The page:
John Rice - EVP, Commercial and Production

Diane, we do not want to give a range yet. We’ll wait until our February call, when we normally do and then we’ll pass on that information at that time. It’s too early to say.

Diane Geissler - Merrill Lynch

Great. Thank you very much.

Operator

The next question comes from David Driscoll of Citi Investment Research. Please proceed sir.

David Driscoll of Citi Investment Research

Thank you. Good morning everyone.

Unidentified company representatives

Good morning David.

David Driscoll of Citi Investment Research

First off, congratulations, these results are quite fantastic. I want to come back to oil seeds again, can you just explain for us the longevity of this types of benefit that you’ve seen. John, is it something that we should think about here that it was related to benefits that kind of accrue to ADM in prior to the harvest, the harvest that we are currently in right now? So when you’re in those months right prior to that, there’s very very tight bean conditions that we saw and it was in that particular period of time, that generated these excess substantially above-average profits for that particular division. Is that characterization accurate?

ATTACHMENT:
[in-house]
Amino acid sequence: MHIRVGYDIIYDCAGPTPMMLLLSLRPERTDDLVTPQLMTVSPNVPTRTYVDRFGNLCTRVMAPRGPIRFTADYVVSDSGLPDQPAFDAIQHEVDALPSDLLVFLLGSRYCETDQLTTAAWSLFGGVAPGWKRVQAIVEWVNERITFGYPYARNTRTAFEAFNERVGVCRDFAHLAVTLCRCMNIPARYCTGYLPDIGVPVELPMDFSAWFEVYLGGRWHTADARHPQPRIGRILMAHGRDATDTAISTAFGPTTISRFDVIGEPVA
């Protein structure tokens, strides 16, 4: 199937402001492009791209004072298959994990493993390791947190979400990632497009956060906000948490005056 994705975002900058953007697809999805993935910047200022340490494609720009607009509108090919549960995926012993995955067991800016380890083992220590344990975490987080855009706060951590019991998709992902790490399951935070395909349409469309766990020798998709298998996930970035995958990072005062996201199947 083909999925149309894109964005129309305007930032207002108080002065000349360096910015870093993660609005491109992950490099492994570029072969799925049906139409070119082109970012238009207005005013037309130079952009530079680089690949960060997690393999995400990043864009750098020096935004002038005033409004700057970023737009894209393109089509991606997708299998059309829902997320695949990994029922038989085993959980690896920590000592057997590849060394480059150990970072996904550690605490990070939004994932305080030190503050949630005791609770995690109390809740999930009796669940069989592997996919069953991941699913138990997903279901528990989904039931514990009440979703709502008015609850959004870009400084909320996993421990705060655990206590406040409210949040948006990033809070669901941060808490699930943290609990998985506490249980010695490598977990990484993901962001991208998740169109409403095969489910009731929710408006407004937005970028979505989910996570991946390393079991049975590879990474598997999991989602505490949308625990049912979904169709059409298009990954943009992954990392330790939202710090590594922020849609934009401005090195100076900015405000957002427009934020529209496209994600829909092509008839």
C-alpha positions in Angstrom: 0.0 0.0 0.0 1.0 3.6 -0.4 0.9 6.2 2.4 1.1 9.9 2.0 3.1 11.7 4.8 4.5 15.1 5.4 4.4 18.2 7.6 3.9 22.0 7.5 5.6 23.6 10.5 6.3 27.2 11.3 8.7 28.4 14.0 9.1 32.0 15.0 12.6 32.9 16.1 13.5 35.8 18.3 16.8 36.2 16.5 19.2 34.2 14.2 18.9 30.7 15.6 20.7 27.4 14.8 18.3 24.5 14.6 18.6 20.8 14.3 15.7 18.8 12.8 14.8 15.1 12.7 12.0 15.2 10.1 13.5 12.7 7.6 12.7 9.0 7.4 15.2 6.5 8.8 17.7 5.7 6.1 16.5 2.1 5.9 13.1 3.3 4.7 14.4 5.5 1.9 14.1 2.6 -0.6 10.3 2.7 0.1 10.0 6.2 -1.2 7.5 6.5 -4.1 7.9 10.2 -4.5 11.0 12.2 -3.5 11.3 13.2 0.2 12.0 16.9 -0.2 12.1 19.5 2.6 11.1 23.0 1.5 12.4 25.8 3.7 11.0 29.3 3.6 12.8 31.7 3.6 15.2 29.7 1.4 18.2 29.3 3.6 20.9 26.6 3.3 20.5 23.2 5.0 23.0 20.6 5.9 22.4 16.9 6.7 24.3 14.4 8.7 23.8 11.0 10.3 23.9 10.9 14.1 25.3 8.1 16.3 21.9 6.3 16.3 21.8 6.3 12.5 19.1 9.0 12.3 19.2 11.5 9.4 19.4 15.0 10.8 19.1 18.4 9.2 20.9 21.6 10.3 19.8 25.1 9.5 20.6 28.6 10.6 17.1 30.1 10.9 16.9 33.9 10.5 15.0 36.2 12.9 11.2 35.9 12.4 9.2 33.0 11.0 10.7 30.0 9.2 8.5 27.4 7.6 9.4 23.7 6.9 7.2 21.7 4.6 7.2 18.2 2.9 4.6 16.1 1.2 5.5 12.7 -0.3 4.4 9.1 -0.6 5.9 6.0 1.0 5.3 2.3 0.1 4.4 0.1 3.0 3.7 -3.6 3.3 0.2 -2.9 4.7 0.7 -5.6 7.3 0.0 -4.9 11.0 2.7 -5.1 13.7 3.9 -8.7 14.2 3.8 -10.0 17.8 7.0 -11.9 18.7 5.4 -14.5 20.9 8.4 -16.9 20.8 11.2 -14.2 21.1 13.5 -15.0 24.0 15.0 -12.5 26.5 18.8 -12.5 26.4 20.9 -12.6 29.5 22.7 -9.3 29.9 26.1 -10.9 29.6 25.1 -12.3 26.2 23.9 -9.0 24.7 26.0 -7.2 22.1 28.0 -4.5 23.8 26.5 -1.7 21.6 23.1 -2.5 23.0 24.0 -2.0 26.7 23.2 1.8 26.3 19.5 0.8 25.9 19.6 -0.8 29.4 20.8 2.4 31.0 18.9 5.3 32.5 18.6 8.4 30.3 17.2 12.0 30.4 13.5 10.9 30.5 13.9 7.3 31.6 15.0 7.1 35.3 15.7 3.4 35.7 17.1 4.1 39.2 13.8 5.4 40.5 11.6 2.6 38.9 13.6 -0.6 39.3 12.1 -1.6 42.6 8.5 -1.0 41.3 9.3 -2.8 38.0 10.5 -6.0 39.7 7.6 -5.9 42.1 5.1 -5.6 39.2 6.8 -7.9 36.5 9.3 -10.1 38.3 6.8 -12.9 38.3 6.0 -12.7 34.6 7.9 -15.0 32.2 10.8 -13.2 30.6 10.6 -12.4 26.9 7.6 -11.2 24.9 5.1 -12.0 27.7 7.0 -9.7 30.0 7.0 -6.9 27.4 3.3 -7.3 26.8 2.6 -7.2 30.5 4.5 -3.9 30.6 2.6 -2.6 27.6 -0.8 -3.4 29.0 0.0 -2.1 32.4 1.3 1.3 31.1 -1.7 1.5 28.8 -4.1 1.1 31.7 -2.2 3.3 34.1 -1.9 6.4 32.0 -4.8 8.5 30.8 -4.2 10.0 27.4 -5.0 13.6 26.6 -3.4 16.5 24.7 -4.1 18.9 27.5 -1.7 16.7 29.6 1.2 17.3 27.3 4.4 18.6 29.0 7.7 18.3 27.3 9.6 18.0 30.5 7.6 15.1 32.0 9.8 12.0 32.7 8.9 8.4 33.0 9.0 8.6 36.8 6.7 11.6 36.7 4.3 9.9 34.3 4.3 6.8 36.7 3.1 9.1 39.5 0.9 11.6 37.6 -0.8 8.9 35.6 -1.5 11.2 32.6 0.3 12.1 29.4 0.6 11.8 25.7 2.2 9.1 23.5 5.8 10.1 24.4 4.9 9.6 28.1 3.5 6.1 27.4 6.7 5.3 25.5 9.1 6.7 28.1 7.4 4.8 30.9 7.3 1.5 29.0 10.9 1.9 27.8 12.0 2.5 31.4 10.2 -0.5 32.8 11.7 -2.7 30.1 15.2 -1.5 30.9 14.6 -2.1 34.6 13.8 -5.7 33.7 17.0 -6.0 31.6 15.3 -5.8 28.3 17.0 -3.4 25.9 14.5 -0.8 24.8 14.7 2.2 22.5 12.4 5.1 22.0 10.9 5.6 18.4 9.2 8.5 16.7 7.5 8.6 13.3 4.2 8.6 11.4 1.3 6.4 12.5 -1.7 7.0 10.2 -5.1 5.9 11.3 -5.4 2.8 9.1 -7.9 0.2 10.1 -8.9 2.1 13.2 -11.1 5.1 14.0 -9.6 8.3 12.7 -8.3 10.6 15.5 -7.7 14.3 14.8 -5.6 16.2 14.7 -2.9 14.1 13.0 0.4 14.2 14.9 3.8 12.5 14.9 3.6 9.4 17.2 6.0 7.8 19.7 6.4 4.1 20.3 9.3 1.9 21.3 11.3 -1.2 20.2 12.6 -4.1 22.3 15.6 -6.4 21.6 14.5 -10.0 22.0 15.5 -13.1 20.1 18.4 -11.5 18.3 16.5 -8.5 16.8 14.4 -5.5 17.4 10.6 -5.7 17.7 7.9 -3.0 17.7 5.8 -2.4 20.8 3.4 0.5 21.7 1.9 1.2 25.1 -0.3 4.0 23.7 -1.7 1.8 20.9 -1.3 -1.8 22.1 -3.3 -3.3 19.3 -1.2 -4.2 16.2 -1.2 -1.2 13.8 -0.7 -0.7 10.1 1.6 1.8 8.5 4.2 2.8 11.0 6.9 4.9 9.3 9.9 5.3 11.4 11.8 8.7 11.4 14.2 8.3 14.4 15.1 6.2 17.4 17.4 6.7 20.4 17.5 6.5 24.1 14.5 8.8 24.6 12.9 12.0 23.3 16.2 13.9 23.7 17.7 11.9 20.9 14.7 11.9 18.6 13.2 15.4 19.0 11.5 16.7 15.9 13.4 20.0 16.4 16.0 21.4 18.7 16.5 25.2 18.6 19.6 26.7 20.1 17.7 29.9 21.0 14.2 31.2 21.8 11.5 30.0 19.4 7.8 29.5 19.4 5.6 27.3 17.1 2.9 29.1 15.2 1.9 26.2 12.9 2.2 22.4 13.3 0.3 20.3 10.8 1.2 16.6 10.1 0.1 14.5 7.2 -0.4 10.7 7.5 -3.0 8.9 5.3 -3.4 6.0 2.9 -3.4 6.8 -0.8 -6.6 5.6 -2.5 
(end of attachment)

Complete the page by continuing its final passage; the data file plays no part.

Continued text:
John Rice - EVP, Commercial and Production

Yes, David I would say you’ve clarified that very well. It has to do with just the timing on the purchases, the timing of the crops, and it also, just because the crops has to do with the timing of the purchases, the timing of the crops, and they’re also, just because the crush was lower demand that we hit, that’s an export demand on soybean meal so we’re just able to realize a few of the same benefits that just happen because of that.